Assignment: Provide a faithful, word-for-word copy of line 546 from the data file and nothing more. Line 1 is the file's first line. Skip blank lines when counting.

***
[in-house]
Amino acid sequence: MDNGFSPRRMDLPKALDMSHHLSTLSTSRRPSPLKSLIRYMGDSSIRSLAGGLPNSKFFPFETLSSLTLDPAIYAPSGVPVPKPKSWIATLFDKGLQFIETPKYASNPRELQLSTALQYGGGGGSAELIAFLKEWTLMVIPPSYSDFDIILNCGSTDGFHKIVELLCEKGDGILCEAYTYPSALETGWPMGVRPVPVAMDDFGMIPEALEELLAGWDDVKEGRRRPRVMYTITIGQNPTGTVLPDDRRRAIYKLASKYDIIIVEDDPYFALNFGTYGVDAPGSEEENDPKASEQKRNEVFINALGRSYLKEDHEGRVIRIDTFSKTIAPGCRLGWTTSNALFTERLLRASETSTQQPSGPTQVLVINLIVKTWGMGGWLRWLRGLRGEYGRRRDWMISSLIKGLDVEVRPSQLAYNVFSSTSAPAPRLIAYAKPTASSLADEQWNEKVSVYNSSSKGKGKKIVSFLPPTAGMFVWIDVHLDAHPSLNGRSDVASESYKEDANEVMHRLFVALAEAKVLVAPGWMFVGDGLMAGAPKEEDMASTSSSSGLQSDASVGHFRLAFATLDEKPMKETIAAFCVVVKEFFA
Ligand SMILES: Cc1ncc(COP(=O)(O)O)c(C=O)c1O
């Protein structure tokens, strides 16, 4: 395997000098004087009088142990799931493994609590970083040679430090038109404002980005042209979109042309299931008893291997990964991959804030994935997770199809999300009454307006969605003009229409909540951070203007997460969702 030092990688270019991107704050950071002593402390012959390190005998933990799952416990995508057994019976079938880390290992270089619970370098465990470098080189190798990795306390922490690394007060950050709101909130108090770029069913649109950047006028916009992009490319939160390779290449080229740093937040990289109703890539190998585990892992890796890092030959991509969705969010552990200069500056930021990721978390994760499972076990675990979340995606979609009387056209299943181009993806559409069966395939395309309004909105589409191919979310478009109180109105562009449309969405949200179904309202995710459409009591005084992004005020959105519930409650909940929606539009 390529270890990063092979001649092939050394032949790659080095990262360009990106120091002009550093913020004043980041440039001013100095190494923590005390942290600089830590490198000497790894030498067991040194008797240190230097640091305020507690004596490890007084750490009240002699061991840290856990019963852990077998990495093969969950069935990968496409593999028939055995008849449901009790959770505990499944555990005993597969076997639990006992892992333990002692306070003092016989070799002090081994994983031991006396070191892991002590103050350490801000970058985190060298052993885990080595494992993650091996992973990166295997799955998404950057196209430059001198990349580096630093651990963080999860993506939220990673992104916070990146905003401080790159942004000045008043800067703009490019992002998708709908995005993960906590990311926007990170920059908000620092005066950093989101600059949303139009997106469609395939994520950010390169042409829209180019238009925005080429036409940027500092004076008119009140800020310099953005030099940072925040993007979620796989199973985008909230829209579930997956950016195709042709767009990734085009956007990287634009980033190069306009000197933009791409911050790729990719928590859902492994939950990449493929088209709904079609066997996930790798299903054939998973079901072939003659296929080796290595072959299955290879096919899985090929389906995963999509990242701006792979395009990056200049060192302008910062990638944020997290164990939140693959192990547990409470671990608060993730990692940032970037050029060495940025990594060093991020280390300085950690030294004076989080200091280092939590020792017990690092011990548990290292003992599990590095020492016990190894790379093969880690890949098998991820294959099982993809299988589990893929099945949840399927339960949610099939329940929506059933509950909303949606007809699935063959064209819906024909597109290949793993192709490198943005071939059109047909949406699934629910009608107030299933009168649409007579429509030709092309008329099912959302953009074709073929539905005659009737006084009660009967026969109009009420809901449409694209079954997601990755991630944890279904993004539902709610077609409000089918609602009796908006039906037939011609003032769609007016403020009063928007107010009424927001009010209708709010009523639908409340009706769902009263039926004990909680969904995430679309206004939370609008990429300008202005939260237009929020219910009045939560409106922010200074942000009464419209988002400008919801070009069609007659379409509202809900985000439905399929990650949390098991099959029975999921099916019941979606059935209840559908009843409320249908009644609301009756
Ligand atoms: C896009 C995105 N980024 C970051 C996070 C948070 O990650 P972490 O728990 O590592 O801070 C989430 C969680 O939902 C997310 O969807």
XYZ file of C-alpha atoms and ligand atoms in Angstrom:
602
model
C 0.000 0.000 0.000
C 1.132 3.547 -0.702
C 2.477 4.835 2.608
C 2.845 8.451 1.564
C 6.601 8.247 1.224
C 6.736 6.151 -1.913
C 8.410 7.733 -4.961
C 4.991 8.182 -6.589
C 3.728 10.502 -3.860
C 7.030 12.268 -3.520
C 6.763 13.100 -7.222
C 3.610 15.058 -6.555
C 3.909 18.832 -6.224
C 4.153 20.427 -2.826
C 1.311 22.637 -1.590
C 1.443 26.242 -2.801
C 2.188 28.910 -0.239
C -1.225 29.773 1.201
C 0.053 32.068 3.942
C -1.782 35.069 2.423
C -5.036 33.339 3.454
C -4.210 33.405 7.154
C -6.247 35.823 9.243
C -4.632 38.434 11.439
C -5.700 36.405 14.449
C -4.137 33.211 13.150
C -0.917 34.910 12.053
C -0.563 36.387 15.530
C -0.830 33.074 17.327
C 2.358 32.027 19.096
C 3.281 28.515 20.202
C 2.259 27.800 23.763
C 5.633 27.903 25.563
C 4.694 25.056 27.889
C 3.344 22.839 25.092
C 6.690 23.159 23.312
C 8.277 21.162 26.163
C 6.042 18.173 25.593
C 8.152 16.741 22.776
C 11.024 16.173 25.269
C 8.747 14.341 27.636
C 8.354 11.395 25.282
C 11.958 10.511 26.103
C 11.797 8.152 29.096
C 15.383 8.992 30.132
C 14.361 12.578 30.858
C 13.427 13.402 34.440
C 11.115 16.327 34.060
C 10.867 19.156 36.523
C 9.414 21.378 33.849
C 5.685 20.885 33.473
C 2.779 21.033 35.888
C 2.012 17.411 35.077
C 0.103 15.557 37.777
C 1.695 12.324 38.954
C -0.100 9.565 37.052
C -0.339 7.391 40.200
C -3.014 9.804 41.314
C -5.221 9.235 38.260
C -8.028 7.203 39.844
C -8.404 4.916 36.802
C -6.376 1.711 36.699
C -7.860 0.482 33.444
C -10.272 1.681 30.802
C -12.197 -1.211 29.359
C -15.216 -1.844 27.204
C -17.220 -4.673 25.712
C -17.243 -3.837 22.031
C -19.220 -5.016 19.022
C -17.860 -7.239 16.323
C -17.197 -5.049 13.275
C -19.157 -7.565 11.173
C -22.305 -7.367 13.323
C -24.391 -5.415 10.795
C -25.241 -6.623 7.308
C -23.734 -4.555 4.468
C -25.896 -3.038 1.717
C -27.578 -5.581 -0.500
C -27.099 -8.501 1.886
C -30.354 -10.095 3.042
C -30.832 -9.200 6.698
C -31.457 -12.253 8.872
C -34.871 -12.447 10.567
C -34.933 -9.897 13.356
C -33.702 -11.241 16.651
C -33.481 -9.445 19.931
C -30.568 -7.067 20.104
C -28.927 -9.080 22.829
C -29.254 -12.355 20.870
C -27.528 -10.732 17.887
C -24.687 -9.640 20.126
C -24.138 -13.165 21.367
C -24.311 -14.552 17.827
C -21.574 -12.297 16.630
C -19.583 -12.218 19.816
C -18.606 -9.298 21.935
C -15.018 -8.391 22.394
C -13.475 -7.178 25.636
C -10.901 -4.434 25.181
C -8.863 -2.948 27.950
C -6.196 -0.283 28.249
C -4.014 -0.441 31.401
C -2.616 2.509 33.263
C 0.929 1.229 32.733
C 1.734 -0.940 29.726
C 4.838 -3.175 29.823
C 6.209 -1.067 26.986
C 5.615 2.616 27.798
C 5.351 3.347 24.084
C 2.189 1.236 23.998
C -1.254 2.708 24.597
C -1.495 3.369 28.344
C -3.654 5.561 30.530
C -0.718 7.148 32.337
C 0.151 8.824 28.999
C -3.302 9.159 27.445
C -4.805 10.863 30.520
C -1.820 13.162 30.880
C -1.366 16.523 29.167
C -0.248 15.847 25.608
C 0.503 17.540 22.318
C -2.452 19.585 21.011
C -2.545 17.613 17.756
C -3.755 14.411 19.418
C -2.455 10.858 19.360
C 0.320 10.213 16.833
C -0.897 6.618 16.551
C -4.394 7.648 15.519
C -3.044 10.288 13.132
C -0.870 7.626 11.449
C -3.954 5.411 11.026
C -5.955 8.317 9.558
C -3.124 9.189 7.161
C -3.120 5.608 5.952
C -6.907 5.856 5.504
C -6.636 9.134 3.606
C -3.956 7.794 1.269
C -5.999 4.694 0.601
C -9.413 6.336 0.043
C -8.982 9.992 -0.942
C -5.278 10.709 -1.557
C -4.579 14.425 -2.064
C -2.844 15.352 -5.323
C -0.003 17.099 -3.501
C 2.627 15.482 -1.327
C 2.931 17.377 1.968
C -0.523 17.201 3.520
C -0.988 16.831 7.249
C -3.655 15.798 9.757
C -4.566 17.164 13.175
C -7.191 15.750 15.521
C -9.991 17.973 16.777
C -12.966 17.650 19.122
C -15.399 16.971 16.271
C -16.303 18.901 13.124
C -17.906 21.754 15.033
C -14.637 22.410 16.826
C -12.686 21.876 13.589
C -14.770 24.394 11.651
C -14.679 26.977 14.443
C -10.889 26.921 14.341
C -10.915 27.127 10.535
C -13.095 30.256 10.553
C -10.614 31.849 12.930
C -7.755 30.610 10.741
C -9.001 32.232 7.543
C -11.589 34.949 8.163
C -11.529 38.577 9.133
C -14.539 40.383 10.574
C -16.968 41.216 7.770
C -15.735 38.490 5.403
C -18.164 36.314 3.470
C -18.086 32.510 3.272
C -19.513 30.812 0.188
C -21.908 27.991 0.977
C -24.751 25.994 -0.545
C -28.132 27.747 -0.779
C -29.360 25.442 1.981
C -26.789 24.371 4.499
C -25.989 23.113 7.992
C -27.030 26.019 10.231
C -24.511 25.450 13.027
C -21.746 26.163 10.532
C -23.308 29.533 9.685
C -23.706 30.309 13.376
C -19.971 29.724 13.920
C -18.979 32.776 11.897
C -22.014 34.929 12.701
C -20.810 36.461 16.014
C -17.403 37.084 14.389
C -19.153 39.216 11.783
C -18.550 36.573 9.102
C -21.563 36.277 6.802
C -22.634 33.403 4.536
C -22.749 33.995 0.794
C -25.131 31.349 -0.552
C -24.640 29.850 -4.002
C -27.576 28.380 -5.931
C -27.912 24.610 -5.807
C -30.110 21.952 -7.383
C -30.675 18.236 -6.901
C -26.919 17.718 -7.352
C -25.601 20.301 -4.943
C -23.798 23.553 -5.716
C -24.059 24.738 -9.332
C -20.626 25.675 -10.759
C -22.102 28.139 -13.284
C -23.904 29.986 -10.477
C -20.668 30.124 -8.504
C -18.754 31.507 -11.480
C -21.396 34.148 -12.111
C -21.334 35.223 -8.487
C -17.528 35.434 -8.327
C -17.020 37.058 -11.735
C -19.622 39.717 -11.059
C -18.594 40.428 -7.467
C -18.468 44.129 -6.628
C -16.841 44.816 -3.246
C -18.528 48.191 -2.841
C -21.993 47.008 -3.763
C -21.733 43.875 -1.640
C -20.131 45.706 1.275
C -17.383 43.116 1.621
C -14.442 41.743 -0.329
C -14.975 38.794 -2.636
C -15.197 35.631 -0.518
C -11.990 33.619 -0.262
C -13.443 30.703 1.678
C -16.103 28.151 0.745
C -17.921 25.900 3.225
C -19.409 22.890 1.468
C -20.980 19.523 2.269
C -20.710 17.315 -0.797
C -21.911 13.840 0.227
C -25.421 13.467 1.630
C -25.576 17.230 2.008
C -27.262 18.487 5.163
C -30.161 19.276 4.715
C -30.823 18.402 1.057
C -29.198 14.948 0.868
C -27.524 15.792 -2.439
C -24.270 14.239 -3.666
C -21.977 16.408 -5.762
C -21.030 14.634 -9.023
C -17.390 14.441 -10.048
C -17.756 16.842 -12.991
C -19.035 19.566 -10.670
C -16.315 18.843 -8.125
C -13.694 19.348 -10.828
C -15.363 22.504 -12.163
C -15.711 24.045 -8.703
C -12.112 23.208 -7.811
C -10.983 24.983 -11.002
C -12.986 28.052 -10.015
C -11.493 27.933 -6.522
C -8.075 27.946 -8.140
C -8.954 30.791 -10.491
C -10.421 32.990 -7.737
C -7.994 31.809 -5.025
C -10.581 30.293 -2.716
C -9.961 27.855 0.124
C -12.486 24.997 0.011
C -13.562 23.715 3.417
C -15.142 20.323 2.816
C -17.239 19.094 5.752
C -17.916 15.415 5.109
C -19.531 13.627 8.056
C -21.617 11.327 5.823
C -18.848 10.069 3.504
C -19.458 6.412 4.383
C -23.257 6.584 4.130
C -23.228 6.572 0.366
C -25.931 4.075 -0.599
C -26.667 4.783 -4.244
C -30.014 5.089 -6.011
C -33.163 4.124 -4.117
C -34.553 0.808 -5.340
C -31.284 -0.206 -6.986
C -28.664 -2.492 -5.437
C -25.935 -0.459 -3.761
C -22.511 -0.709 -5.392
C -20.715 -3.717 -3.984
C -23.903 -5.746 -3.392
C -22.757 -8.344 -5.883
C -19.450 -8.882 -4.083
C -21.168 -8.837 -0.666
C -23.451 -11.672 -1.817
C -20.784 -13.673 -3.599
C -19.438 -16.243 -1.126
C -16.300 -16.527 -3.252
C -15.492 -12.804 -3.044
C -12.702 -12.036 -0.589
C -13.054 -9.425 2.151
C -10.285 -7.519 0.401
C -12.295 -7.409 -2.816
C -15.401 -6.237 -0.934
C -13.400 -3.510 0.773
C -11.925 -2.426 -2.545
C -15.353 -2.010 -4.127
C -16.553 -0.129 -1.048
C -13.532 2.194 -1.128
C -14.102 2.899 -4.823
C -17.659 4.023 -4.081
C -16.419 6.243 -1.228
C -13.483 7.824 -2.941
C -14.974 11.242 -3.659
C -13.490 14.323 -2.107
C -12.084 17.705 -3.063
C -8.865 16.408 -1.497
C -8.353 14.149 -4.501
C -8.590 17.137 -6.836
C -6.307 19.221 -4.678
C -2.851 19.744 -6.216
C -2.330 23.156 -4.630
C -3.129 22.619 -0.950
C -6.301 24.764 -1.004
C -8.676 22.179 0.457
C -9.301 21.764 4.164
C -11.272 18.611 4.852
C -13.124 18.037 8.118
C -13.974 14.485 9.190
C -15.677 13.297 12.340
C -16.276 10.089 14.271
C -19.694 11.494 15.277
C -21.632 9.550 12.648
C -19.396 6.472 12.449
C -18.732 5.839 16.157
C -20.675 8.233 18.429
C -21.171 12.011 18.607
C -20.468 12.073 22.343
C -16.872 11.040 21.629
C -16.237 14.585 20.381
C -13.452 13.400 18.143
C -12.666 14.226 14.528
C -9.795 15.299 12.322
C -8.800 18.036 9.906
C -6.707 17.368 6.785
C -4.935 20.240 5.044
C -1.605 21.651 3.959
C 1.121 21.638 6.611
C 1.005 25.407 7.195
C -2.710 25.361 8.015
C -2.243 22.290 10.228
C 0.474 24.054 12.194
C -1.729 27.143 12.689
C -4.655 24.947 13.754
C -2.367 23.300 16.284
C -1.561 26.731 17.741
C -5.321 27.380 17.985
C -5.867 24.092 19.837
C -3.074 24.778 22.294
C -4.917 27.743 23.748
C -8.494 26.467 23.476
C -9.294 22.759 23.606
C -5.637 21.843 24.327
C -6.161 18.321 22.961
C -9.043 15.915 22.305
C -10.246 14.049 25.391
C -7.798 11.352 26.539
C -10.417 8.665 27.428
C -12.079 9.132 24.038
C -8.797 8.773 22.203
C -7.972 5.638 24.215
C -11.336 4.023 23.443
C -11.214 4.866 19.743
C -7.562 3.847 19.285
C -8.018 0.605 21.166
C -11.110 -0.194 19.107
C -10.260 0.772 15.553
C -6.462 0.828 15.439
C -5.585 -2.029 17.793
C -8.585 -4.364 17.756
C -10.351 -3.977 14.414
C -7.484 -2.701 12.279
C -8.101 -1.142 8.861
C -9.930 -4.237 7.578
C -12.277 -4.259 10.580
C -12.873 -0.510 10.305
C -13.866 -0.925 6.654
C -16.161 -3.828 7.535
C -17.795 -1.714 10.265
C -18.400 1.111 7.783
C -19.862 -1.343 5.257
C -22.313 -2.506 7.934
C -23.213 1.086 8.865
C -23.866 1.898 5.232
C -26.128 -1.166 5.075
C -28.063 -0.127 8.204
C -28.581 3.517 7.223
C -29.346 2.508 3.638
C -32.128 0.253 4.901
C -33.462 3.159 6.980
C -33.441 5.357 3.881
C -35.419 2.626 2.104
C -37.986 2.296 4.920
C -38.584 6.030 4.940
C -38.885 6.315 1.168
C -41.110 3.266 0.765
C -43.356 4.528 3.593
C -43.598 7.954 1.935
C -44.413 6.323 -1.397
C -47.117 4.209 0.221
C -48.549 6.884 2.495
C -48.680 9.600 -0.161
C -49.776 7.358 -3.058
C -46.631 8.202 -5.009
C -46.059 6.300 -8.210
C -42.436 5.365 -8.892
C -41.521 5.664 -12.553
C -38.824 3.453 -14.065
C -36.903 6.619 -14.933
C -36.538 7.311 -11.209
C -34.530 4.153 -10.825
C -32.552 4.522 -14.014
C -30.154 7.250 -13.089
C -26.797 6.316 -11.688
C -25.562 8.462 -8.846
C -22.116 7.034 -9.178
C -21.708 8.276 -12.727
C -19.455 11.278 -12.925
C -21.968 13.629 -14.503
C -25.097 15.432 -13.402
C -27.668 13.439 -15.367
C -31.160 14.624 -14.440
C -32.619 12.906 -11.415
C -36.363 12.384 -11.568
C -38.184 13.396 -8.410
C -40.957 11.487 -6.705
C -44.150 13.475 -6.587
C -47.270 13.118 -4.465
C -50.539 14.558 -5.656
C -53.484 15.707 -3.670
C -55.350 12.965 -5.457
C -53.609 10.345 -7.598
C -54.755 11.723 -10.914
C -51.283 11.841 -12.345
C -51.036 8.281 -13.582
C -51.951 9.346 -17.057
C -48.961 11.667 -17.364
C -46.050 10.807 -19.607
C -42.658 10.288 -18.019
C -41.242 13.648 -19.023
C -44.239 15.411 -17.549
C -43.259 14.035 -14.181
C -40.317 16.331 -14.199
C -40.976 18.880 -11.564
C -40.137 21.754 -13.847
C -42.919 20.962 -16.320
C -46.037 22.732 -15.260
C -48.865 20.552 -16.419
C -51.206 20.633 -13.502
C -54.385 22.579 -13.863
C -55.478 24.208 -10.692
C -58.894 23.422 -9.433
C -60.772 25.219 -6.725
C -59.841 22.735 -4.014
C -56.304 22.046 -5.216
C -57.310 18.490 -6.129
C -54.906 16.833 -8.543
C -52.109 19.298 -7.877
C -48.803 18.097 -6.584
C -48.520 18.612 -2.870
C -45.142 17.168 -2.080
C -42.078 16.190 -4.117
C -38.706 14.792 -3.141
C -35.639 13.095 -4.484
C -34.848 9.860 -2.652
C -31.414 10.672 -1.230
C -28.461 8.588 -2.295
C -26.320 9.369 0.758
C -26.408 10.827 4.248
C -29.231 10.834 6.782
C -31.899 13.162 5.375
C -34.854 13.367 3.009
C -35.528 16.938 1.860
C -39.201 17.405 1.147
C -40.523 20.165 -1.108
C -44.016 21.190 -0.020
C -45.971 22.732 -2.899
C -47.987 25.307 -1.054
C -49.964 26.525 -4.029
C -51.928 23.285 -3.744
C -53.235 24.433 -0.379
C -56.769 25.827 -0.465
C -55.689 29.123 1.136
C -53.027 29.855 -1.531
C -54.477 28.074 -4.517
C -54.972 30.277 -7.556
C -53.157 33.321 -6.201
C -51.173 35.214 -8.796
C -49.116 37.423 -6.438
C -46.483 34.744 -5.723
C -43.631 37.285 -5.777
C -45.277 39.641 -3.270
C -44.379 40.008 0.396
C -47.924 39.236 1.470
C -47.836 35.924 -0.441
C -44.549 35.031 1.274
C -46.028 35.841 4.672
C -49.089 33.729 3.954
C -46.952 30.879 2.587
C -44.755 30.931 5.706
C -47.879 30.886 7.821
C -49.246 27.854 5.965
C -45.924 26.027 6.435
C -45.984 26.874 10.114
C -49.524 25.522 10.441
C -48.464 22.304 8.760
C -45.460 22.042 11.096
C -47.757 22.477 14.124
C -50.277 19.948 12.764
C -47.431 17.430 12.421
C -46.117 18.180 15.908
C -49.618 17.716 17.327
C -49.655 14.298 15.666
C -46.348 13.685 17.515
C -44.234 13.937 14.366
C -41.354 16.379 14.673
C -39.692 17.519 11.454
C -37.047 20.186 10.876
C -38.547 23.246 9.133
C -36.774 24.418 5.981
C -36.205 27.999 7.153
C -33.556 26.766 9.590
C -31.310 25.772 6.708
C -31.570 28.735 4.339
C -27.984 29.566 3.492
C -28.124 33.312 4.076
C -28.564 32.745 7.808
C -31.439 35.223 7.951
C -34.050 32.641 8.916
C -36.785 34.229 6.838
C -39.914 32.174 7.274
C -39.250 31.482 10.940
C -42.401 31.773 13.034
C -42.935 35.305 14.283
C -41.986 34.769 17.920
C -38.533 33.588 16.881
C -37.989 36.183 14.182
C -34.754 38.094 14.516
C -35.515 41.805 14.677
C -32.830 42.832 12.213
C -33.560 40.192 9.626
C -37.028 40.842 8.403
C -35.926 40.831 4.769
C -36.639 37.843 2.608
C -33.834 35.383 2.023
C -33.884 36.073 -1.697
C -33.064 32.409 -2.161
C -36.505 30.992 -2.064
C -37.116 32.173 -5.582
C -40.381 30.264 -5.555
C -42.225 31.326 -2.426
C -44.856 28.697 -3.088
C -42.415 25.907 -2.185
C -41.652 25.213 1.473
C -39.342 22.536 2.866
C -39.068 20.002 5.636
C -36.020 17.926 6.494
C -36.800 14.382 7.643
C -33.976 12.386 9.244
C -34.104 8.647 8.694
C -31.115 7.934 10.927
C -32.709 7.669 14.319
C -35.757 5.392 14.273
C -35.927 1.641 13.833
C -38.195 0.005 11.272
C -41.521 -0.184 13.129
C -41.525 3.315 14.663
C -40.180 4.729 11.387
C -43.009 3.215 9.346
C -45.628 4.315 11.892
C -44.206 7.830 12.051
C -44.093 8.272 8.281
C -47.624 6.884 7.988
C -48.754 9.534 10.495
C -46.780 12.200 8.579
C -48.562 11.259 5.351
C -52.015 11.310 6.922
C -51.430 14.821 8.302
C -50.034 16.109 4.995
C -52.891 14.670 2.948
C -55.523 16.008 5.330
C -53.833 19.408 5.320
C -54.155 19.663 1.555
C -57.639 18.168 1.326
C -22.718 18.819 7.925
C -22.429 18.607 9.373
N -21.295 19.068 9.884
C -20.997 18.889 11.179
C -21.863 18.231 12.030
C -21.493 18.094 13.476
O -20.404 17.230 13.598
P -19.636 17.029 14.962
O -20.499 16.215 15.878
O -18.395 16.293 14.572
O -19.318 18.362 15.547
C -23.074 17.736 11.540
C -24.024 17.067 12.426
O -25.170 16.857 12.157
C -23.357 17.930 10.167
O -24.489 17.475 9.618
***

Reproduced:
C -38.533 33.588 16.881